These links are called "hyperlinks" to show that they're not like links in the real world. In the real world, if I want to link together two dogs by connecting their leashes, the two dogs have to be very close to each other. It won't work if one dog is in Cleveland and the other in Rome. On the Web, though, you can link a page in Cleveland to one in Rome as easily as you can link a page you've created with a page your next door neighbor created. That's what puts the "hyper" into "hyperlink."
Links to ExploreSearch 3 billion pagesClevelandHistory of RomeHow to make a cat leash
Links turn loose pages into a web. Links also make the Web the type of place that it is. Since we started this chapter by asking what type of place the Web is, we now know to look at the way hyperlinks hold the Web together.
Hyperlinks are weird.
Take a fact so obvious that we don't even think about it: In the real world, if your friend's house is 3 blocks from your house, your house is 3 blocks from his. Of course!
But that's not how it works on the Web. Let's say my hobby is collecting sea shells. I build a Web site about the sea shells I've found. On my page I put links to other pages I think readers might be interested in. One of those links is to the site built by the American Museum of Natural History in New York City. I don't need the Museum's permission to do this. All I need to know is the Museum's web address, which happens to be www.amnh.org. So, now anyone who comes to my site about shells is only one click away from the Museum's site. But, if you go to the Museum's site are you only one click away from my site? No, because the Museum site doesn't have a link to my site.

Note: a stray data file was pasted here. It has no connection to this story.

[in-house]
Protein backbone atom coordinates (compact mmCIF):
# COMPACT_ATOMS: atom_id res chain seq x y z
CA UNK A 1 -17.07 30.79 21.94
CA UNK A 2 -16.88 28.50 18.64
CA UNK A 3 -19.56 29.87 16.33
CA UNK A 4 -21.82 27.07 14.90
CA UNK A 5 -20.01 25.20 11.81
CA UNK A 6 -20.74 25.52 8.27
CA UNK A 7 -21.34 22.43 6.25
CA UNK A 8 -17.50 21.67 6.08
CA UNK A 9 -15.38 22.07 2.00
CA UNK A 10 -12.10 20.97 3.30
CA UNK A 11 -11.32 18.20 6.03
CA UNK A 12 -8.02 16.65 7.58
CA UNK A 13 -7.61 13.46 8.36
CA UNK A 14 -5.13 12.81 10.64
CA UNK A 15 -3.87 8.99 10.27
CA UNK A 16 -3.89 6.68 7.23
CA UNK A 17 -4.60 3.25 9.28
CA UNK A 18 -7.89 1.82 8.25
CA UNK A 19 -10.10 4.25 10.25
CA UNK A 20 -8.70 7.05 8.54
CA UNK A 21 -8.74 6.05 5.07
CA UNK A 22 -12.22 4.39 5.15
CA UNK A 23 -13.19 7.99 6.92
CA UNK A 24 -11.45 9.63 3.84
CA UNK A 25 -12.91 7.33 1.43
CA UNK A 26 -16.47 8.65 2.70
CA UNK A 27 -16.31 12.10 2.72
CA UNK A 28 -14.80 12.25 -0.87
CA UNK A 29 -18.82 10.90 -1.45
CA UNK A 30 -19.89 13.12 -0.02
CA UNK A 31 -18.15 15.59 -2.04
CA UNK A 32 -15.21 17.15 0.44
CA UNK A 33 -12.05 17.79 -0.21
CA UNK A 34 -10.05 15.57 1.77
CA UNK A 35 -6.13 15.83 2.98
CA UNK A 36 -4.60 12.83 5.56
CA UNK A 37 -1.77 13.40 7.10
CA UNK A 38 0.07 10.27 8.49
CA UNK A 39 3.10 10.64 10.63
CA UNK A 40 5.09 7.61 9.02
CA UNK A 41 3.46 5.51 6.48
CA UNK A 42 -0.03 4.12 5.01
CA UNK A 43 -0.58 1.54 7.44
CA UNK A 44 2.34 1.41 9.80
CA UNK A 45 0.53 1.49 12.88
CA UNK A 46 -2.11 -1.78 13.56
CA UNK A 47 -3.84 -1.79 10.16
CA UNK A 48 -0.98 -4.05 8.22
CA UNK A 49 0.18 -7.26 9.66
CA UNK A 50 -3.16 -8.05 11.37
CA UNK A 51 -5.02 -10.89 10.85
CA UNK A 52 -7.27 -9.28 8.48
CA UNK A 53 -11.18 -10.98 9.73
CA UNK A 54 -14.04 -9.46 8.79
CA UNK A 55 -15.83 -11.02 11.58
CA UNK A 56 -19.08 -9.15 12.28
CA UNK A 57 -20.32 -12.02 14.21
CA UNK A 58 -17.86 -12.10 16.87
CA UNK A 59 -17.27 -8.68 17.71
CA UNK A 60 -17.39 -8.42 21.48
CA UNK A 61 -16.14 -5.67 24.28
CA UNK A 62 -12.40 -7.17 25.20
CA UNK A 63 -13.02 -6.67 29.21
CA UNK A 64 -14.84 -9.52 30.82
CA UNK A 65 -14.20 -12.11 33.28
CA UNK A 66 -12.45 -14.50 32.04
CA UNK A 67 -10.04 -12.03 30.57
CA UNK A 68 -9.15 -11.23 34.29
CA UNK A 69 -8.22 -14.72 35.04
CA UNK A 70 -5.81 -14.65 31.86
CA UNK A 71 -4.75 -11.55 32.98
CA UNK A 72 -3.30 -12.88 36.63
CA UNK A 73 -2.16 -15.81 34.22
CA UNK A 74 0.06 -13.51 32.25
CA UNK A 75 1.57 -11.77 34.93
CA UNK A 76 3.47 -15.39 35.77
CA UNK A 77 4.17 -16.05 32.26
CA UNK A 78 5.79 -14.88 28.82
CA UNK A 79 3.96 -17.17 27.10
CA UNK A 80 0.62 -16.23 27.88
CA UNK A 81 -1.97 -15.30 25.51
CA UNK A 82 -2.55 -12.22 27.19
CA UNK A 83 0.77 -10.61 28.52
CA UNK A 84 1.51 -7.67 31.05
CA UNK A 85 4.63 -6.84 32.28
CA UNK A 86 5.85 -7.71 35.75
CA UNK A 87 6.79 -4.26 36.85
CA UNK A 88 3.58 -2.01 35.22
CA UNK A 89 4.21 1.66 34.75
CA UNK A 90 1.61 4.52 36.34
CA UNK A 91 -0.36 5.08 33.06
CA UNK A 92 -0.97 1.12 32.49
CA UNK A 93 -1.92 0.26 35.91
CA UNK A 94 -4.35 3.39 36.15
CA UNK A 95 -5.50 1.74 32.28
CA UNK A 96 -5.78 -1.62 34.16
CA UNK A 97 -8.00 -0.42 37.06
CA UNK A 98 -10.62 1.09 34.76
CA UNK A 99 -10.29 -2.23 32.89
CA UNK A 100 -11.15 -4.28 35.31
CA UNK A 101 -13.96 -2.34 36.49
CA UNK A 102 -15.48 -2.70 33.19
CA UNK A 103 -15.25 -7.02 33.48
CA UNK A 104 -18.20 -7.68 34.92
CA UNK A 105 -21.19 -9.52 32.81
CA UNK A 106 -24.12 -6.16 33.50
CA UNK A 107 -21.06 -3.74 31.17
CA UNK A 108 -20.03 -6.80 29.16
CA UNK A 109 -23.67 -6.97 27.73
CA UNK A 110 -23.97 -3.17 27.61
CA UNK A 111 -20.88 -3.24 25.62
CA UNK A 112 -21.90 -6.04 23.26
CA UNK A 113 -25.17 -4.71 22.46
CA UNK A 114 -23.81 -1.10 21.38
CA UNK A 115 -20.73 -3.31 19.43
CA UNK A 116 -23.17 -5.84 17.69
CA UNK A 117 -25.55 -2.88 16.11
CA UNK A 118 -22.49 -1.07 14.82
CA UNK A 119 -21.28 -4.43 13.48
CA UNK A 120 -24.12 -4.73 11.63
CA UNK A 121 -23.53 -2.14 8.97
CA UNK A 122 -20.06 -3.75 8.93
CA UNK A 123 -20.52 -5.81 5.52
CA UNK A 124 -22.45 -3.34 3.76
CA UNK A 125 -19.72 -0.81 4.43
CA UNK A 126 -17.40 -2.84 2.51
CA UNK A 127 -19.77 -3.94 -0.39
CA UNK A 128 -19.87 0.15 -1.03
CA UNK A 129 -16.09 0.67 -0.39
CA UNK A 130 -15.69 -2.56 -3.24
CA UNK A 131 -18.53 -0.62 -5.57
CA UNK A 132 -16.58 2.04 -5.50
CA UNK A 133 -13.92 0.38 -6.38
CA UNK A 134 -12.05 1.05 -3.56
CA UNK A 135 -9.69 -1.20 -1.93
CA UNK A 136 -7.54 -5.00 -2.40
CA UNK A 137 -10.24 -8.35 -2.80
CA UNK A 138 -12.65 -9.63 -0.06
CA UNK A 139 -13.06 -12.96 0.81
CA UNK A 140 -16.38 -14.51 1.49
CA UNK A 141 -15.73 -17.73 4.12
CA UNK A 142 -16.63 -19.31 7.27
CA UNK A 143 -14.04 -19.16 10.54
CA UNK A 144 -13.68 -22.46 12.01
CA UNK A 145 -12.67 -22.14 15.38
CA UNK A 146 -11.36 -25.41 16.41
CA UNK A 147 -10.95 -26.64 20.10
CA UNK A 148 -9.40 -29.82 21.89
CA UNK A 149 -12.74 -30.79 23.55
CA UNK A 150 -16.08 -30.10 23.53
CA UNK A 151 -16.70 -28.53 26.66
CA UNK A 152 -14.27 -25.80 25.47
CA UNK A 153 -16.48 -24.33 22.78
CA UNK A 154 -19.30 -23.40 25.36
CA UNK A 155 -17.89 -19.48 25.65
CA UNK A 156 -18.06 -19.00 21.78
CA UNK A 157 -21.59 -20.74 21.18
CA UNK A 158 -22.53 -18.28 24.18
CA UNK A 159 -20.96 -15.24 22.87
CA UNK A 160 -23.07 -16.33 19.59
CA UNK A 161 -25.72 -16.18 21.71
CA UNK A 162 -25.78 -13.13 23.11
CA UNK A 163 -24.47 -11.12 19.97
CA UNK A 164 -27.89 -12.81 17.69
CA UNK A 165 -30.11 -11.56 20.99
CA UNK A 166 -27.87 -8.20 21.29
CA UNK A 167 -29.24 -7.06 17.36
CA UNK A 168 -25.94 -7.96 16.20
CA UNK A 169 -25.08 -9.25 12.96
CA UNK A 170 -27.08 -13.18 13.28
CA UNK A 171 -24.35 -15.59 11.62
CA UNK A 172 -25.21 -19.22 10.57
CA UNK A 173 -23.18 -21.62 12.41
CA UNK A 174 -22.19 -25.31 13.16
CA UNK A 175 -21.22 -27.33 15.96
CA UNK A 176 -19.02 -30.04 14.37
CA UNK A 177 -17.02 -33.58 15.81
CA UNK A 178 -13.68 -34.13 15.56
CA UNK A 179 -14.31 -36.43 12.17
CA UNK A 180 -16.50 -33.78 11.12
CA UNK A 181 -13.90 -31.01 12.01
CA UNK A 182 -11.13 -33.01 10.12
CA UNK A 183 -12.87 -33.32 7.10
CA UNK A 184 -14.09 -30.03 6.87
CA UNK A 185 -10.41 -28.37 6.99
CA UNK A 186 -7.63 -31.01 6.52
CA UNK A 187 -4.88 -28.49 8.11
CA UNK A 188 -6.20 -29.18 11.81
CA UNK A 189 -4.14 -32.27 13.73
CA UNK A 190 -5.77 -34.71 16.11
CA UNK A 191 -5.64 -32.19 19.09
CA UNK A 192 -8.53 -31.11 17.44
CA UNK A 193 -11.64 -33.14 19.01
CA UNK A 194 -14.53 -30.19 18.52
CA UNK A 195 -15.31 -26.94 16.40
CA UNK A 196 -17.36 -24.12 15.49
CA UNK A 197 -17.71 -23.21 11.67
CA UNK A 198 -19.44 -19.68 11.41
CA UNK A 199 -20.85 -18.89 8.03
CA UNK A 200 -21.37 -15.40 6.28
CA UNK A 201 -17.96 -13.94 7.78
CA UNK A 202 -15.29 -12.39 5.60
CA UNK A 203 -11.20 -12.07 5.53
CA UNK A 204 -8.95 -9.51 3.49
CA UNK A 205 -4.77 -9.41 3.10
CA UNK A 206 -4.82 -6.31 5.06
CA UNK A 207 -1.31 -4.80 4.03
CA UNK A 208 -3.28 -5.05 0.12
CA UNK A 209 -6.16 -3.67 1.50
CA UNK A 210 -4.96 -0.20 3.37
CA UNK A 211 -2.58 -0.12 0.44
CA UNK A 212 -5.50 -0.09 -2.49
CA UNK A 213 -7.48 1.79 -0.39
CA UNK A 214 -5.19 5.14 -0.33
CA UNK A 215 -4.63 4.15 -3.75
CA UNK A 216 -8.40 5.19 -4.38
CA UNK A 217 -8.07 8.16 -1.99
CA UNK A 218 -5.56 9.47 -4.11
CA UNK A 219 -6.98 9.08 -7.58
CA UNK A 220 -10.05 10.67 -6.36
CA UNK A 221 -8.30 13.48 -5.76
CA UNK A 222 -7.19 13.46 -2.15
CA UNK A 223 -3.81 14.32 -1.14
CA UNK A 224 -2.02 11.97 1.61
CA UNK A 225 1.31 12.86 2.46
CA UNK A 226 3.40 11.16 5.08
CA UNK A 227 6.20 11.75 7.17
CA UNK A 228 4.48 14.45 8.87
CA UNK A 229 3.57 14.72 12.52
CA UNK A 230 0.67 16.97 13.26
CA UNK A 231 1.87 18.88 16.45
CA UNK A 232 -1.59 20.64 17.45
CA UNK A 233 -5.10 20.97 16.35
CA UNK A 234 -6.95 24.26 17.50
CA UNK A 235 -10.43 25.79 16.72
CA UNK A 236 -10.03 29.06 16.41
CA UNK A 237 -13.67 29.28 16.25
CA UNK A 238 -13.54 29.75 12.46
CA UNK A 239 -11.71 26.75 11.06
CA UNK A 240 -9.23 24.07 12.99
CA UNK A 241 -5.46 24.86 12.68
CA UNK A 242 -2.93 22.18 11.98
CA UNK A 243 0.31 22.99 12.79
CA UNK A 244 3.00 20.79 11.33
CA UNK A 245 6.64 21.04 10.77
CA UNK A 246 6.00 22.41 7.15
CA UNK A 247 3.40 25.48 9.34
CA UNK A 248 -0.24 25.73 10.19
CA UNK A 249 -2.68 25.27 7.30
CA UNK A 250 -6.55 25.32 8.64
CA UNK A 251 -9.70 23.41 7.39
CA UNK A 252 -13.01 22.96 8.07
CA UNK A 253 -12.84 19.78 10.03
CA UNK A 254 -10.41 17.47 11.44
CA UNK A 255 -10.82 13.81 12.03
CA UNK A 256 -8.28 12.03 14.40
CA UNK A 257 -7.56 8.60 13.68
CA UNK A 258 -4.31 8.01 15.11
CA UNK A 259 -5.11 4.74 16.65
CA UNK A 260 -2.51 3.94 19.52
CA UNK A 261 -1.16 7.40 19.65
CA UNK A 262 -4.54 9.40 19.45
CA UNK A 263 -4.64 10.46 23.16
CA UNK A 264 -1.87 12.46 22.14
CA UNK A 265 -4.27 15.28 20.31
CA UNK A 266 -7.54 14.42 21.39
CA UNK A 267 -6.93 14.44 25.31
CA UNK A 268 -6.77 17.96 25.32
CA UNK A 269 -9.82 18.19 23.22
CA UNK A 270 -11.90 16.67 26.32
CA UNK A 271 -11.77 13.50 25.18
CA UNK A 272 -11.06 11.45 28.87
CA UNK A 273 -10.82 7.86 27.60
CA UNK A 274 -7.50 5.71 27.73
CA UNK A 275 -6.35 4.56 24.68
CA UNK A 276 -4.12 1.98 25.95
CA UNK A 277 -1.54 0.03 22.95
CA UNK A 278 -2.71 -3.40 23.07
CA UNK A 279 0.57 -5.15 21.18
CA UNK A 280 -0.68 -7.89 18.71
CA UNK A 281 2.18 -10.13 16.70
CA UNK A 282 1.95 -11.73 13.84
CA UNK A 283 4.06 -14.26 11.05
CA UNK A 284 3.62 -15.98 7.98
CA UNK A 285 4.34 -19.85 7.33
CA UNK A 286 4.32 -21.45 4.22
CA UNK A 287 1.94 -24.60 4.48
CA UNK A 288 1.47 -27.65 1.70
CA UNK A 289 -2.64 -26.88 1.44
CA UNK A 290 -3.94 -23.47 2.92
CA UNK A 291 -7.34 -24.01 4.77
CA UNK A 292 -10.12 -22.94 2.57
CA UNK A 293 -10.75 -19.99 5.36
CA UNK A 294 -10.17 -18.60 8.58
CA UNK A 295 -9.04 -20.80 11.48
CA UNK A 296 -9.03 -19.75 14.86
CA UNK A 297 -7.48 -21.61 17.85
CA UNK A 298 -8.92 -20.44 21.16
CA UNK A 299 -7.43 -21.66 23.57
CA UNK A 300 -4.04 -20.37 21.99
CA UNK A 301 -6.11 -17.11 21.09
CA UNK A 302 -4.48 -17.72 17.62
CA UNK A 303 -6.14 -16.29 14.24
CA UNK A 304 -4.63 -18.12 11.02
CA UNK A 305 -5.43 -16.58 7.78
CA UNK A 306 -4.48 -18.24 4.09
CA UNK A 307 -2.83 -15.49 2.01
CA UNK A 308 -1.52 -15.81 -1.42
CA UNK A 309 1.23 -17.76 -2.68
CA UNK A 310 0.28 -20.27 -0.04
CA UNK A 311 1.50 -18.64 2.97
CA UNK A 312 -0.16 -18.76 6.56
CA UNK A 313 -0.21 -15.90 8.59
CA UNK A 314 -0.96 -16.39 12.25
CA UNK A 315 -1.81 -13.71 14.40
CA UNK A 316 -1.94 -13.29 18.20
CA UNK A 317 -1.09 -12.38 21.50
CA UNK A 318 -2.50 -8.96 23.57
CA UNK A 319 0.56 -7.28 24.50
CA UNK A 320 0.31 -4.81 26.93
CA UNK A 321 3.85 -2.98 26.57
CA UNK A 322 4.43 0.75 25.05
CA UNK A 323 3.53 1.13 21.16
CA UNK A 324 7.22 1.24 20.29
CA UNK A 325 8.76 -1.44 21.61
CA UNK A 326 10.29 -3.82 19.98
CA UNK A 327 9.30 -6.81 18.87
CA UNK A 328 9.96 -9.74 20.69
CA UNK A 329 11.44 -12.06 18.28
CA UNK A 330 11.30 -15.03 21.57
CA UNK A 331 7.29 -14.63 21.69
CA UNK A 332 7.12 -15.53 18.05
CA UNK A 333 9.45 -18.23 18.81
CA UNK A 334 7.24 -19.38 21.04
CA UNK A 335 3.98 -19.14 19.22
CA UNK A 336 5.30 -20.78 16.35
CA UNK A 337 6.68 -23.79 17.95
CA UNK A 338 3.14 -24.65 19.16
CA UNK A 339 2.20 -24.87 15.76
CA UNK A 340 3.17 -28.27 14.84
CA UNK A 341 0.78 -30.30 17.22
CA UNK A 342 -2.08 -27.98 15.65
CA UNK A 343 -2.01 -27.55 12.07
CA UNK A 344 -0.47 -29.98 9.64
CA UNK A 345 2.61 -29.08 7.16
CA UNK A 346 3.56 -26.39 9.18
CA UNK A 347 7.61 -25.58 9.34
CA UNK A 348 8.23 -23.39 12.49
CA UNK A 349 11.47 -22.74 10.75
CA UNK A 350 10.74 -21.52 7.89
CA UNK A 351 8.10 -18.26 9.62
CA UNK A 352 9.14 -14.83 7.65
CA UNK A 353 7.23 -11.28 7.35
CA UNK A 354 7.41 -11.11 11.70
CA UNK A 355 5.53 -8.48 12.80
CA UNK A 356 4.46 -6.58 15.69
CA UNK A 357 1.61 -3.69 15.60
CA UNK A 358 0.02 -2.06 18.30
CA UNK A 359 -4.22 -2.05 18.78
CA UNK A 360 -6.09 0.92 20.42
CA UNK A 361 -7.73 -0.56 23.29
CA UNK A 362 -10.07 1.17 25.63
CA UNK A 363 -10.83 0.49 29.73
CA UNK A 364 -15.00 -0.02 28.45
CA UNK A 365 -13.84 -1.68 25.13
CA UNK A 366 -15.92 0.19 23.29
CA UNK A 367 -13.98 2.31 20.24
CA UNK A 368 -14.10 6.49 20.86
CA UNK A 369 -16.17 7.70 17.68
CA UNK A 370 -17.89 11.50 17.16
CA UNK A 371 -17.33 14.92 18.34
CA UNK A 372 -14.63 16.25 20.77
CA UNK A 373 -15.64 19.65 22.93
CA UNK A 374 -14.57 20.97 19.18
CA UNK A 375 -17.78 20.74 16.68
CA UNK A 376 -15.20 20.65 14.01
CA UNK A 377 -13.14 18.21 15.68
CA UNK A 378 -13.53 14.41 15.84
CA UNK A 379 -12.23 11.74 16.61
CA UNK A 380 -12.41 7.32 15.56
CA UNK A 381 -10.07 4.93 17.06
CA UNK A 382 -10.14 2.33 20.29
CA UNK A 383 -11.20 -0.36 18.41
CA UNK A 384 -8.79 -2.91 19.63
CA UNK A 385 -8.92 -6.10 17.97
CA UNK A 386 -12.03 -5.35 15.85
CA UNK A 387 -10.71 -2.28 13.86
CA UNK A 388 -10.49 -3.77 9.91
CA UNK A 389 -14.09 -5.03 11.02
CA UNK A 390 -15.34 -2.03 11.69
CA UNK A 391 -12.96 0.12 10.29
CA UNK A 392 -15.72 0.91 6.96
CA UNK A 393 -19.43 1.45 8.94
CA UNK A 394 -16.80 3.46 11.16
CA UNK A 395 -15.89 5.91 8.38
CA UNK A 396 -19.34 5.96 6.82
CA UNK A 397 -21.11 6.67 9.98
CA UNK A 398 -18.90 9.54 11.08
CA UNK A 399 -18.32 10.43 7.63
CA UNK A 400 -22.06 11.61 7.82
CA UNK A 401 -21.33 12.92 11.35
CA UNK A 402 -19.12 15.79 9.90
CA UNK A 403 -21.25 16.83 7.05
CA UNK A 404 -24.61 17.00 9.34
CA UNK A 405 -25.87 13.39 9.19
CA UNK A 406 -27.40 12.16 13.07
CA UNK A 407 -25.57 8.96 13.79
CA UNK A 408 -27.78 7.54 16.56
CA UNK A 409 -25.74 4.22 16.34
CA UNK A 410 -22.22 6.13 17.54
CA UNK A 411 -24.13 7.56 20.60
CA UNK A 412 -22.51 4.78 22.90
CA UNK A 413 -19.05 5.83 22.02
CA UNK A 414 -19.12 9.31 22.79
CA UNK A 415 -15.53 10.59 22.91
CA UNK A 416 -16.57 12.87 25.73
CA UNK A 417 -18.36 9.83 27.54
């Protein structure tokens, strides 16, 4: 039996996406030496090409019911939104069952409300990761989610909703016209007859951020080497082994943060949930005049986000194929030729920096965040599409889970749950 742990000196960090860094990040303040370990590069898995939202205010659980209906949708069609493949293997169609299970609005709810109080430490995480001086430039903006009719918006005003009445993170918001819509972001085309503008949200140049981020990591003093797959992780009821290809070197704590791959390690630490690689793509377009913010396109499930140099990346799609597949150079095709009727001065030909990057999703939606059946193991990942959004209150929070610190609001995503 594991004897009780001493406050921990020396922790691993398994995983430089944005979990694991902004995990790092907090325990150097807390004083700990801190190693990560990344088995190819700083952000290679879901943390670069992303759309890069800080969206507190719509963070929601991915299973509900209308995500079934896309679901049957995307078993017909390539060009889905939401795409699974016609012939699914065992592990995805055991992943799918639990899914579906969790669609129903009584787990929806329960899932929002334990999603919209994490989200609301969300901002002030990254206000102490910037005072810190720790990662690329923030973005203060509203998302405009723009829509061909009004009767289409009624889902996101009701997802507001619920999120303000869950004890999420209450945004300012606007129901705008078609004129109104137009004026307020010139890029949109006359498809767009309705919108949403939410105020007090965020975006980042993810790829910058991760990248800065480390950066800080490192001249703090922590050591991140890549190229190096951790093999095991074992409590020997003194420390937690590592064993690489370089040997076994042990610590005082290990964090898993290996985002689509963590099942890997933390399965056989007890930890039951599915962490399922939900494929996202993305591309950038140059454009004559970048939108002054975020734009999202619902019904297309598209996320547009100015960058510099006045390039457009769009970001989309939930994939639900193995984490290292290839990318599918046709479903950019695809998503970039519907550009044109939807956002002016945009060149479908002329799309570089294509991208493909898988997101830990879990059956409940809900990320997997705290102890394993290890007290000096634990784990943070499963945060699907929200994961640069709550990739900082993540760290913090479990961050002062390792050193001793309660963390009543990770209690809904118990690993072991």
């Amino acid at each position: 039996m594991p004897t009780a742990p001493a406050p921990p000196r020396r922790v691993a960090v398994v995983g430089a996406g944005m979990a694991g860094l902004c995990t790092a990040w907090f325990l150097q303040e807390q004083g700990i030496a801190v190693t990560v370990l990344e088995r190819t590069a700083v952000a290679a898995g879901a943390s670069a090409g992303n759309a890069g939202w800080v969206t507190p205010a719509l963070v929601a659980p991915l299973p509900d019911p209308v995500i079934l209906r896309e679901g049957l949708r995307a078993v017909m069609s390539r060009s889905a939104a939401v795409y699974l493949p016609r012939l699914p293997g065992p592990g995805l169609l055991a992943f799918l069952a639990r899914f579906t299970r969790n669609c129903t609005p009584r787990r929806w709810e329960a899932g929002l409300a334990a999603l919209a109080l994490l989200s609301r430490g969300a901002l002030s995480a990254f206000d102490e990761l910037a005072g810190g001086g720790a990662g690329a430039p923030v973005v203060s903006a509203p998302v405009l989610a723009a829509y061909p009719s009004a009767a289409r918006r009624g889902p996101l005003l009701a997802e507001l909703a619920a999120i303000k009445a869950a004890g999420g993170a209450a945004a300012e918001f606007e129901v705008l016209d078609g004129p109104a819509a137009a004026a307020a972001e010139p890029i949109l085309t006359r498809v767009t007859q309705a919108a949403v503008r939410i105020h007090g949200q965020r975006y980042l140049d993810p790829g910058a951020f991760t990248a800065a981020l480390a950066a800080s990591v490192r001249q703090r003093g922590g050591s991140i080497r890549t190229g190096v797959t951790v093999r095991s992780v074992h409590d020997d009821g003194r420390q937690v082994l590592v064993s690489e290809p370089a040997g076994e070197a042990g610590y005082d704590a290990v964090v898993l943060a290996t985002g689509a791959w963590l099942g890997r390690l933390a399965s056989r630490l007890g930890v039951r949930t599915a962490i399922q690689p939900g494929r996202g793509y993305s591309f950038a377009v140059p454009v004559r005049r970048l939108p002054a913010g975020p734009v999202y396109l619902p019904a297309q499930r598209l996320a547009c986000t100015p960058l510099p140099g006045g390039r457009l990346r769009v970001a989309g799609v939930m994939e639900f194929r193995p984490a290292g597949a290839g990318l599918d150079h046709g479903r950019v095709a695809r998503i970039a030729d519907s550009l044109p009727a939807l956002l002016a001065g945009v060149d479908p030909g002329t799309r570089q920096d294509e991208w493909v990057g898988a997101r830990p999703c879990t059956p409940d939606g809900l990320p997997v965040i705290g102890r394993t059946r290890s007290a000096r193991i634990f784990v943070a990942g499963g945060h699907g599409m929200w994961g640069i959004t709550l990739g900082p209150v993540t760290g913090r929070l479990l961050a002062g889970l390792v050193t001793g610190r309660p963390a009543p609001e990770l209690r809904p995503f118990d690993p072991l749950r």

So, my site can be right "next door" to the Museum's site but the Museum's site is not right next door to mine.
Links to ExploreSea ShellsAmerican Museum of Natural HistoryThe Museum's exhibit of pearlsThe Museum and sea shells
That's just the first way the Web is different from the real world. Here are some more: